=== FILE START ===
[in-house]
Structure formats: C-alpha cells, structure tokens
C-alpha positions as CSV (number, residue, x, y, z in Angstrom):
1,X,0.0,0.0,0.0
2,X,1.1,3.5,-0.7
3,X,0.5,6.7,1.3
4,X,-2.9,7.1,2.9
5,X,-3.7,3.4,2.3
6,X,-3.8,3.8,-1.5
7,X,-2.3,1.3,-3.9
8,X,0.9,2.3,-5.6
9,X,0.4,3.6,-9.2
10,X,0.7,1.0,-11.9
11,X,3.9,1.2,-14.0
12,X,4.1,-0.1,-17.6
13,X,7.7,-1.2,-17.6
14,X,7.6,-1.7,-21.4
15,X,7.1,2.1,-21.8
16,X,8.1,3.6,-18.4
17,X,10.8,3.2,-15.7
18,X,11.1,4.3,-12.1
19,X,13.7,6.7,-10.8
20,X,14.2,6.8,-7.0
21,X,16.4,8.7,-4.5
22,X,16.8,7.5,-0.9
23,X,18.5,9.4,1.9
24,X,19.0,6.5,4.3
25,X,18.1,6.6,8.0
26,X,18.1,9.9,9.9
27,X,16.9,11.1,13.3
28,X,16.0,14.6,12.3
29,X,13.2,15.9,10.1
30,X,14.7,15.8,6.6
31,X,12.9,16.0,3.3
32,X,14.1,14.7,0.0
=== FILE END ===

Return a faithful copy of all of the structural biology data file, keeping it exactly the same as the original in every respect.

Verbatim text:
[in-house]
Structure formats: C-alpha cells, structure tokens
C-alpha positions as CSV (number, residue, x, y, z in Angstrom):
1,X,0.0,0.0,0.0
2,X,1.1,3.5,-0.7
3,X,0.5,6.7,1.3
4,X,-2.9,7.1,2.9
5,X,-3.7,3.4,2.3
6,X,-3.8,3.8,-1.5
7,X,-2.3,1.3,-3.9
8,X,0.9,2.3,-5.6
9,X,0.4,3.6,-9.2
10,X,0.7,1.0,-11.9
11,X,3.9,1.2,-14.0
12,X,4.1,-0.1,-17.6
13,X,7.7,-1.2,-17.6
14,X,7.6,-1.7,-21.4
15,X,7.1,2.1,-21.8
16,X,8.1,3.6,-18.4
17,X,10.8,3.2,-15.7
18,X,11.1,4.3,-12.1
19,X,13.7,6.7,-10.8
20,X,14.2,6.8,-7.0
21,X,16.4,8.7,-4.5
22,X,16.8,7.5,-0.9
23,X,18.5,9.4,1.9
24,X,19.0,6.5,4.3
25,X,18.1,6.6,8.0
26,X,18.1,9.9,9.9
27,X,16.9,11.1,13.3
28,X,16.0,14.6,12.3
29,X,13.2,15.9,10.1
30,X,14.7,15.8,6.6
31,X,12.9,16.0,3.3
32,X,14.1,14.7,0.0